April 17th, 2019|home, Uncategorized|

Why We Need the Feds

By William S. Becker For at least 20 years in the United States, the relationship between climate-action advocates and the federal government has been like the relationship between Charlie Brown and Lucy's football. Every time it looked as though congresses and presidents might do something, the climate movement ended up on its clunibus. We have to go back to 1992 to find Congress's last positive act on climate change. That was the year the Senate blessed and President George H.W. Bush ratified the United Nations Framework Convention on Climate Change. Since then, the two presidents who used their own authority to cut the nation’s carbon pollution were succeeded by presidents who forced the country to backslide. When Donald Trump announced that he plans to pull America out of the Paris climate agreement, a monumental achievement of the Obama Administration, it was no surprise that many in the climate-action movement gave up on the Feds. The silver lining in Trump's stupid decision, however, was that many cities, states and businesses stepped into the leadership void. More than 3,500 corporate executives, college

April 8th, 2019|home, Uncategorized|

What will it take to decarbonize on time?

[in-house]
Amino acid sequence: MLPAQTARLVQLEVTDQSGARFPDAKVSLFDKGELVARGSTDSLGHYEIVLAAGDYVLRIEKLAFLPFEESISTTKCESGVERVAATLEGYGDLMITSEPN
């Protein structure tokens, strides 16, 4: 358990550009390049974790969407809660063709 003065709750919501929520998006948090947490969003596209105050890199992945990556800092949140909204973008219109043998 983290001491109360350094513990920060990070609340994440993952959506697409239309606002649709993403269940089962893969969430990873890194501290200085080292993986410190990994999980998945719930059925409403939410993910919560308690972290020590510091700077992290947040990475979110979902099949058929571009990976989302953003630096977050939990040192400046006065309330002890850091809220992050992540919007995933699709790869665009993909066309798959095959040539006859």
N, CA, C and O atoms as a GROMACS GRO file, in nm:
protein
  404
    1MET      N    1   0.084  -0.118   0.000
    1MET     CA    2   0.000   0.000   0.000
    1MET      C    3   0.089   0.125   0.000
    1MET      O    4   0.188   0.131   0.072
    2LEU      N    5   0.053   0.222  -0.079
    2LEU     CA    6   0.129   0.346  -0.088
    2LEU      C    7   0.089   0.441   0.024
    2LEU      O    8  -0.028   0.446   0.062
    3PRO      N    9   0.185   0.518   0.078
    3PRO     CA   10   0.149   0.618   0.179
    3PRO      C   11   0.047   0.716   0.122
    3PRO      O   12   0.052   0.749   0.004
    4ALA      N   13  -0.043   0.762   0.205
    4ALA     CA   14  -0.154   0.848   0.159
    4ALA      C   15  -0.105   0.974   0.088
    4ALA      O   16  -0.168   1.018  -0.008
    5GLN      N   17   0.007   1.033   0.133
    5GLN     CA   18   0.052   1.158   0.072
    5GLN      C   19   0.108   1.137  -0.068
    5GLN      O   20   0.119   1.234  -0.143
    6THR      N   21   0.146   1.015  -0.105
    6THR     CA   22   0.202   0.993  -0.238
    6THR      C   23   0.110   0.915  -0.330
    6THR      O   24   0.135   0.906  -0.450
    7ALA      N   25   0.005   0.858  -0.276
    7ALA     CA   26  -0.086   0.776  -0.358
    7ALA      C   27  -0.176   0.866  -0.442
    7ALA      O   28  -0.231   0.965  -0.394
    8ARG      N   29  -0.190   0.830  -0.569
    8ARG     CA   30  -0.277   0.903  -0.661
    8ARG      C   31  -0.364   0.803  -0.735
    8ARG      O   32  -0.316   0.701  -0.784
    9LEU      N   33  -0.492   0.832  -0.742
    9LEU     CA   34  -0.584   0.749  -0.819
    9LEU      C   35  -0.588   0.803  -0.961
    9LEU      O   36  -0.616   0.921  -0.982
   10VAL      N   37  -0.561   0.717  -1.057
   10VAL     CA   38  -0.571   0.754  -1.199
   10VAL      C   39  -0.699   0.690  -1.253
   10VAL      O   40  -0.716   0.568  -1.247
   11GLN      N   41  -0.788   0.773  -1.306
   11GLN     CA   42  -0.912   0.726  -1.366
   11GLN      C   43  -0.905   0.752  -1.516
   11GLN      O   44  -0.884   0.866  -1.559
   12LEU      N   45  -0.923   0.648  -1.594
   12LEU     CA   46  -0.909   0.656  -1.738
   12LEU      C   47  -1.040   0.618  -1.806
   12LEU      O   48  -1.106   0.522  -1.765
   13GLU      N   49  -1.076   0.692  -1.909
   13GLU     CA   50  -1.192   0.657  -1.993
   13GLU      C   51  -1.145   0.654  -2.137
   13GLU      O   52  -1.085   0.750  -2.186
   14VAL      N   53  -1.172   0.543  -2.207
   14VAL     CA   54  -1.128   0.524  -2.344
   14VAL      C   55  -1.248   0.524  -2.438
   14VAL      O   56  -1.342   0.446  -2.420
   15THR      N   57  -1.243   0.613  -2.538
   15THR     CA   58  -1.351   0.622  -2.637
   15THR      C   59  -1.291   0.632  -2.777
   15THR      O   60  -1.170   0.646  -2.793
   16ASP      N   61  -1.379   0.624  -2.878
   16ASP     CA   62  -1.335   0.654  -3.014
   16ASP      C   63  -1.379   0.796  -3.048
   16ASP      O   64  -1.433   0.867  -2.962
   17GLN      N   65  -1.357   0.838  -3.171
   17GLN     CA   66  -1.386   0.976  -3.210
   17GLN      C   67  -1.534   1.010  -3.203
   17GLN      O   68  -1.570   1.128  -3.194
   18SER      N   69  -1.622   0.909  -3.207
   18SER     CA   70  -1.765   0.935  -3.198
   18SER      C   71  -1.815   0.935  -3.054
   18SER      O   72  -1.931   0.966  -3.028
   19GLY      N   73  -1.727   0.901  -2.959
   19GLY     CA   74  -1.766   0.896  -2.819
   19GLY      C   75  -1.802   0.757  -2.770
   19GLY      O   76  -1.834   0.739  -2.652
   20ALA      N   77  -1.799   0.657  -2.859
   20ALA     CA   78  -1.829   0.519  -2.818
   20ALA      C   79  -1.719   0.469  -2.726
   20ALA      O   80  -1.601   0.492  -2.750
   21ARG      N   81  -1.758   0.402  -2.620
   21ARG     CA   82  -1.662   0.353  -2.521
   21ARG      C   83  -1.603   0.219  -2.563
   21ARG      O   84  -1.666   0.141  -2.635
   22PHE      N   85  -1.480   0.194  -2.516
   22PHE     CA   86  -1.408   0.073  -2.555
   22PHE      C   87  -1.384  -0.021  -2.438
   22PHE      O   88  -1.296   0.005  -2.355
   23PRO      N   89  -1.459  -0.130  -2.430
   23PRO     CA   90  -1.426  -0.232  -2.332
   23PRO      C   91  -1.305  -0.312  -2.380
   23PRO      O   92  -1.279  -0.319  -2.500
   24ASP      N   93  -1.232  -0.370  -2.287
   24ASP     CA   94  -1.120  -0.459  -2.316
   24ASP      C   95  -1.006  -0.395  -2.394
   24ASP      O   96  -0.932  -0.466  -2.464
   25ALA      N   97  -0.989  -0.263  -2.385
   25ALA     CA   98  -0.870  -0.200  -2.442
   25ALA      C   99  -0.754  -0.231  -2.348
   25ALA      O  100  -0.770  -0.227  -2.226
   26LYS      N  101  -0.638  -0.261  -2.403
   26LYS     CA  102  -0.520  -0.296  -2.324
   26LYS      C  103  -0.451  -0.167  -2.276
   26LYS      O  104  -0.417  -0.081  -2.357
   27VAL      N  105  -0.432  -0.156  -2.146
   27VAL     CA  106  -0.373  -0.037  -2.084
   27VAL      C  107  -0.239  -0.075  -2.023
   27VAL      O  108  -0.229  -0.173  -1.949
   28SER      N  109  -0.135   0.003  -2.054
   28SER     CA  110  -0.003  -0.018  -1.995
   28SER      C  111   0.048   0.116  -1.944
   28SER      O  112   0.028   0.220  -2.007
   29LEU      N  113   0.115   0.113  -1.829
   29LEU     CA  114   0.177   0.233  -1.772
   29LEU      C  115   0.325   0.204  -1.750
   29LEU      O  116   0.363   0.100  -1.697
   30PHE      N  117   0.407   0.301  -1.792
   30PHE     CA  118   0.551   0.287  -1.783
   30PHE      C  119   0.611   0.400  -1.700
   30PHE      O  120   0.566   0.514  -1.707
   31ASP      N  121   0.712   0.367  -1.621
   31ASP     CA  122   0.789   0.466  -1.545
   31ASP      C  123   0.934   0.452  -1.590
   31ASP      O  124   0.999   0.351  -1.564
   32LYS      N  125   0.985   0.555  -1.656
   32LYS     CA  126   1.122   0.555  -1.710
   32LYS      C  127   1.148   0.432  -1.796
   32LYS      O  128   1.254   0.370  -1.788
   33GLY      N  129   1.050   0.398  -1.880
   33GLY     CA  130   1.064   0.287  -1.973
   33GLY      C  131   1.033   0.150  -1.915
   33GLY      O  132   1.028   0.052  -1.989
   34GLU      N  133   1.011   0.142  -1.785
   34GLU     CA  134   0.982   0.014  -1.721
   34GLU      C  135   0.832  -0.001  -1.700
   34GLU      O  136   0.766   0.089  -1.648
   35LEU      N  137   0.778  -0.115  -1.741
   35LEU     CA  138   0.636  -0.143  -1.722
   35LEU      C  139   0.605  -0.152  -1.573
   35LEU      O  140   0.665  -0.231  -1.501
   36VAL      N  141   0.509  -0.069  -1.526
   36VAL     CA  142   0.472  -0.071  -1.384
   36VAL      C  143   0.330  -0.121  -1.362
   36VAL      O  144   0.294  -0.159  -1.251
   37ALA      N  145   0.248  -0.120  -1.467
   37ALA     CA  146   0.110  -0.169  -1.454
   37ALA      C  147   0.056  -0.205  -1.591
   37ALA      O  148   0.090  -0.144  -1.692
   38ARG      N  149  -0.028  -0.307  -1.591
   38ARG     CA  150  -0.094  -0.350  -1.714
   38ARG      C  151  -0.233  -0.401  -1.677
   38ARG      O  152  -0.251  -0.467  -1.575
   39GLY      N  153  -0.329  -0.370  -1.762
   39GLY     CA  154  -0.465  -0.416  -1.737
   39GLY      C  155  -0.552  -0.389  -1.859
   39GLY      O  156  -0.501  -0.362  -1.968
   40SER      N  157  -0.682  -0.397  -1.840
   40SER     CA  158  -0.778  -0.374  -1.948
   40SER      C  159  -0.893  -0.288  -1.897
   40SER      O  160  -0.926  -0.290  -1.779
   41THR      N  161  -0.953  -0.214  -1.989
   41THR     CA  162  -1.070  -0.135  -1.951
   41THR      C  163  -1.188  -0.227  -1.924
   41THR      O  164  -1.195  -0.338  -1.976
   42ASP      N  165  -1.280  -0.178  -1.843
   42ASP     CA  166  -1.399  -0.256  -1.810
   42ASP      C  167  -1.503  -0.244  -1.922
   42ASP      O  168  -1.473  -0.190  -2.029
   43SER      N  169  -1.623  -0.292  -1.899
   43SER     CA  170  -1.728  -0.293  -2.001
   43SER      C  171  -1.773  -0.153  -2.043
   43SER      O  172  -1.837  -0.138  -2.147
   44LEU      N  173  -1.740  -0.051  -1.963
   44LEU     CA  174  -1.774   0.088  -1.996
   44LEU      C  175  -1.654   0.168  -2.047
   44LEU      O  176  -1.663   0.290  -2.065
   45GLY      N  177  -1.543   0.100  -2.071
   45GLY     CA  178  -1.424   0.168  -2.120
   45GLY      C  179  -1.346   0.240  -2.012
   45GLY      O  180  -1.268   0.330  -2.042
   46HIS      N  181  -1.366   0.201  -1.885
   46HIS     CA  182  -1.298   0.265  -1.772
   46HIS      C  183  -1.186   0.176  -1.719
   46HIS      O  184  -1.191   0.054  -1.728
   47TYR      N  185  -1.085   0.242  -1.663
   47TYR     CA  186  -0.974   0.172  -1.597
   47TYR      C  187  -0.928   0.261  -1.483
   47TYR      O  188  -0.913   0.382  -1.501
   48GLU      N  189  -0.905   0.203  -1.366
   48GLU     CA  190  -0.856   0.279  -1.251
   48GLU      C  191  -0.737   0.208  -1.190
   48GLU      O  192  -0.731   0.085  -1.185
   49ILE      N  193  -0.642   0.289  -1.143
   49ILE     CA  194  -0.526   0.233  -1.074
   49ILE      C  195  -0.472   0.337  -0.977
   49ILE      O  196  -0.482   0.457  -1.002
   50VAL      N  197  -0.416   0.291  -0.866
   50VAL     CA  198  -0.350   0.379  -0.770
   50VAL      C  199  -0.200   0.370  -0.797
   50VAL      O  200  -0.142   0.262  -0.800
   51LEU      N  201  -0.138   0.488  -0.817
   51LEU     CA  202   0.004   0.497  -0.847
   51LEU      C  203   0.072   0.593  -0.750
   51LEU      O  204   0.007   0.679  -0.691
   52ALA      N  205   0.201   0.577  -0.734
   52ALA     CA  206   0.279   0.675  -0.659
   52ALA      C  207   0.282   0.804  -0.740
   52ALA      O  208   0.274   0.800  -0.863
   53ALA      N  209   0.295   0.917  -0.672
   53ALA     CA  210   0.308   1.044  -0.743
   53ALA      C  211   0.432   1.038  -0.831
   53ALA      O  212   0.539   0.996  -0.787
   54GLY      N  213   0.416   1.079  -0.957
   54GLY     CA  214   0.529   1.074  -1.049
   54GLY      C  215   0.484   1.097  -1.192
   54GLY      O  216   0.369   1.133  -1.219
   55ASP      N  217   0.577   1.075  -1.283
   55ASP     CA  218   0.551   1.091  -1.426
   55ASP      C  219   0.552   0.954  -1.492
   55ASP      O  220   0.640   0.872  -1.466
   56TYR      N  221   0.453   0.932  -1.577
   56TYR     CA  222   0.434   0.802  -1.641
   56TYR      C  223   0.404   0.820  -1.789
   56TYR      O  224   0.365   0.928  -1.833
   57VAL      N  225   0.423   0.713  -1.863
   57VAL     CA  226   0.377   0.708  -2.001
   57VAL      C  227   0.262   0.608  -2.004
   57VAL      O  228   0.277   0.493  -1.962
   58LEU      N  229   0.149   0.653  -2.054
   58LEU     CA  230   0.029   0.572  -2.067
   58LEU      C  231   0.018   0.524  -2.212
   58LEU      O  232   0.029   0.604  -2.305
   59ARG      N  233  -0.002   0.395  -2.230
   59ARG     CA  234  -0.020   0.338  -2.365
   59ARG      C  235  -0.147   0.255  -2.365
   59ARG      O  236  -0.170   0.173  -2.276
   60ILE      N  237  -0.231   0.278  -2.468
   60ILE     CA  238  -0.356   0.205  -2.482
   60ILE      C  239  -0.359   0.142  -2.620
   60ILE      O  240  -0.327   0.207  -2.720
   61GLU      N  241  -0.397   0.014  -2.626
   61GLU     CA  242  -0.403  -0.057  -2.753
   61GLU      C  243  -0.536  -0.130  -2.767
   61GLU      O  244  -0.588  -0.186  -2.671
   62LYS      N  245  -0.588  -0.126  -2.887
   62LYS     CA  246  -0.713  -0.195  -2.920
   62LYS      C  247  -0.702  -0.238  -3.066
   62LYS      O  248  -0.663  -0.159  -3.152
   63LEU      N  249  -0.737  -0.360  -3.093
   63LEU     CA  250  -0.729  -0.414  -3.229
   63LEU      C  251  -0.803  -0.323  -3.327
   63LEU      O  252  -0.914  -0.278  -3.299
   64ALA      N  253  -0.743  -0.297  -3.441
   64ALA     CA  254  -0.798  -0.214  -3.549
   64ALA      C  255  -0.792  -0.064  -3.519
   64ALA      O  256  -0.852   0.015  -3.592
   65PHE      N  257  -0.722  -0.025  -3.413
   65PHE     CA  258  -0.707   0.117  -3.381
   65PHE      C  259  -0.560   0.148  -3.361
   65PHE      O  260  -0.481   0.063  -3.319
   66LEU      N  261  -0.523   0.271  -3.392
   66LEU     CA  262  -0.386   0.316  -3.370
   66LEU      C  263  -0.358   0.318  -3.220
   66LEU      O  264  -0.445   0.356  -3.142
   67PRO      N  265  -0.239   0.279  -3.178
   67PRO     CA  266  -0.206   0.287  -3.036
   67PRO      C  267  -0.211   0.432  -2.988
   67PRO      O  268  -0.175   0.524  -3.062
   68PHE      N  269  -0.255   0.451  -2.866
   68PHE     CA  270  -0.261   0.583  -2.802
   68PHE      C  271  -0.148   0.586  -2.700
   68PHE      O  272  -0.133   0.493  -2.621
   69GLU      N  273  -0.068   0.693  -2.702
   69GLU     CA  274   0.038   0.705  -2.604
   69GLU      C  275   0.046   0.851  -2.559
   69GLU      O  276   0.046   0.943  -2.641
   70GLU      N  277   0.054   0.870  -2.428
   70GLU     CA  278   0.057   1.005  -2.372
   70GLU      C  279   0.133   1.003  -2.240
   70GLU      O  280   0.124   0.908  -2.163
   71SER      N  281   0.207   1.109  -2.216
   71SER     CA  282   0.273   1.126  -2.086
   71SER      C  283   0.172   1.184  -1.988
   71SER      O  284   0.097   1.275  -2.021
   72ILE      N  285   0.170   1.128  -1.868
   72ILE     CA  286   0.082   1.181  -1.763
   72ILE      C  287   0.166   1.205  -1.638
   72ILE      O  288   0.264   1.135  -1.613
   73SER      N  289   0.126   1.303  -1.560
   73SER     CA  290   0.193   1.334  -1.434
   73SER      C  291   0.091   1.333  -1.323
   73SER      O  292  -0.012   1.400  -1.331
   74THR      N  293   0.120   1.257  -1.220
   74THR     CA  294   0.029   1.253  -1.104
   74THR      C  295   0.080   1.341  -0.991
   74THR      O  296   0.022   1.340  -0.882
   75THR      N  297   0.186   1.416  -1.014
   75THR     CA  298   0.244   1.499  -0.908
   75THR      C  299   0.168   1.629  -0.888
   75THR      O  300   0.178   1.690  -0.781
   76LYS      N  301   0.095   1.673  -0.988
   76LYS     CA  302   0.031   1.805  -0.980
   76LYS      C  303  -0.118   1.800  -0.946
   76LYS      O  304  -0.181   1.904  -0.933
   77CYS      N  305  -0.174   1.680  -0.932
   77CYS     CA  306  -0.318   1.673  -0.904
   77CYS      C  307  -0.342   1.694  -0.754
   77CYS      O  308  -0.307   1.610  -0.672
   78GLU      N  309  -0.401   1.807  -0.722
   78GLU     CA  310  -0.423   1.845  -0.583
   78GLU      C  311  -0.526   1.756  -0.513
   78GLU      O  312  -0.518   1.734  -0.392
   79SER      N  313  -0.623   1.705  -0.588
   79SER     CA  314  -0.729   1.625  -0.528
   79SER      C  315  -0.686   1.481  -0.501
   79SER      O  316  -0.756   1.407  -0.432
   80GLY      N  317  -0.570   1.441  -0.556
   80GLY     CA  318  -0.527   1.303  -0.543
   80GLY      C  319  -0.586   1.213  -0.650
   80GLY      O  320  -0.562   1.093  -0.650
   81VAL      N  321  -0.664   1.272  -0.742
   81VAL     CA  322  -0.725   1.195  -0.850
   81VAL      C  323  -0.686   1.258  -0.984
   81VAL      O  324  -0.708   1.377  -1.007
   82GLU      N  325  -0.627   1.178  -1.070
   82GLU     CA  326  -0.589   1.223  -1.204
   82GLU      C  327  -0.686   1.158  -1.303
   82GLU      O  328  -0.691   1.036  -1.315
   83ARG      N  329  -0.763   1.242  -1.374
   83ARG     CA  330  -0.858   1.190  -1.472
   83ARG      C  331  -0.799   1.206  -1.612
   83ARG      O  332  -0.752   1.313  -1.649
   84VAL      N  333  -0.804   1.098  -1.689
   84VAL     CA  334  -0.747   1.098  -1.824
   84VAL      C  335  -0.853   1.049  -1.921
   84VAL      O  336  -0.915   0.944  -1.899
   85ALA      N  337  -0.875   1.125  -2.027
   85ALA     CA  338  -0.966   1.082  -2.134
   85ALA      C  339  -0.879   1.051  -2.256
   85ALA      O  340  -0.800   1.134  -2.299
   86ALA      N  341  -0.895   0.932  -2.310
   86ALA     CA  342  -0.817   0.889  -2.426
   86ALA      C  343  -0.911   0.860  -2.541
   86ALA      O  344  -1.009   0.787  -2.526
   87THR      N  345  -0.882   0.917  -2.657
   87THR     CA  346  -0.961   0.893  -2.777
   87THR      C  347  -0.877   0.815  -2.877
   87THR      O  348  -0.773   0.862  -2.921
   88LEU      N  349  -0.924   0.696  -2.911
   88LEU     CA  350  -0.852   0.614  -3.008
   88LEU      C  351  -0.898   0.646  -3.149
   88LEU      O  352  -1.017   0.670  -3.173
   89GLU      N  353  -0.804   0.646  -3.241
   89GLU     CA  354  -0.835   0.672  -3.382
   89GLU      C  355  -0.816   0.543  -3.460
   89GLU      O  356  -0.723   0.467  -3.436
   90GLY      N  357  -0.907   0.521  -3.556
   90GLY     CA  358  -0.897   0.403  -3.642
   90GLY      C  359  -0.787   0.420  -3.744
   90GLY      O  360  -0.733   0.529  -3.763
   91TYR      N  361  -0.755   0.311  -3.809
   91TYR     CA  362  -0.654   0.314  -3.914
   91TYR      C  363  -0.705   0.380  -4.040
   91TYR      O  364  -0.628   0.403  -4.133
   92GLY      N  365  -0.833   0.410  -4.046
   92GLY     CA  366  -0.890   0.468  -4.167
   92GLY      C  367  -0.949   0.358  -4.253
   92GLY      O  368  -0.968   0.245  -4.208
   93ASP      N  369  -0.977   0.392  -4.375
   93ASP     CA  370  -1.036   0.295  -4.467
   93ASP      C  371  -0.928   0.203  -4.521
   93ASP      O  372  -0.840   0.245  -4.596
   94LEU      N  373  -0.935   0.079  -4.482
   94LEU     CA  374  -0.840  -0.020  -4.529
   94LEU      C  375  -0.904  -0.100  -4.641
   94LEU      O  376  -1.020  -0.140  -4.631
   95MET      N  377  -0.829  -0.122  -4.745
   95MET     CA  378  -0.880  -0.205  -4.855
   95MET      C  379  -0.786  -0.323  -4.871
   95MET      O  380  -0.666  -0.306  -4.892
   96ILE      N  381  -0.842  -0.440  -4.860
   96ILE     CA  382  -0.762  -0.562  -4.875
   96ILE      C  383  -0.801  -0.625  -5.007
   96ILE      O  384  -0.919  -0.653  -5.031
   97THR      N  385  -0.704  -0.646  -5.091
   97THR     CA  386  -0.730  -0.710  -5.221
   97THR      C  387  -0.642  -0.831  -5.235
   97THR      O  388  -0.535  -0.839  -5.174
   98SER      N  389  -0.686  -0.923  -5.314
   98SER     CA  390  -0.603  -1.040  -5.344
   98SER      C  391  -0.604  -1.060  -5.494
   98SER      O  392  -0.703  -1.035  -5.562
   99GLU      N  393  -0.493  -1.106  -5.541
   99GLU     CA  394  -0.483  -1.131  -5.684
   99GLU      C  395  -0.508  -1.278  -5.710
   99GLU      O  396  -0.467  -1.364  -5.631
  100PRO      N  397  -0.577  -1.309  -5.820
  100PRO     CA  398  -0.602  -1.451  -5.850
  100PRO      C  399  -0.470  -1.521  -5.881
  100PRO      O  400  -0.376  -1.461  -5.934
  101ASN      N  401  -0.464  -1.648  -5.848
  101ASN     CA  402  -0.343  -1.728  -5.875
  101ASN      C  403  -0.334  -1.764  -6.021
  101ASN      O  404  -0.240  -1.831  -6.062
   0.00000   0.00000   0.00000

By William S. Becker Several committees in the new House of Representatives have put climate disruption on their agendas -- a long overdue departure from silence, snowballs and stupidity when deniers are in control of Congress. If the committees discuss America’s energy mix – which they should since fossil fuels are what's changing the climate – things could get very interesting. Why? It will be interesting not only because the carbon cartel will flex its muscles publicly and privately to prevent any talk about keeping its assets in the ground.  It will be interesting, too, because environmentalists, climate hawks, advocacy groups and citizens might not agree on how to do what we must: achieve a net-zero carbon economy within 30 years. In other words, we will have to take as much carbon dioxide out of the atmosphere as we put in. In broad strokes, this requires that a) we dramatically increase our energy productivity; b) we reduce, if not completely abandon, the use of fossil fuels to provide electricity, transportation fuels, industrial energy requirements and so on; and c) we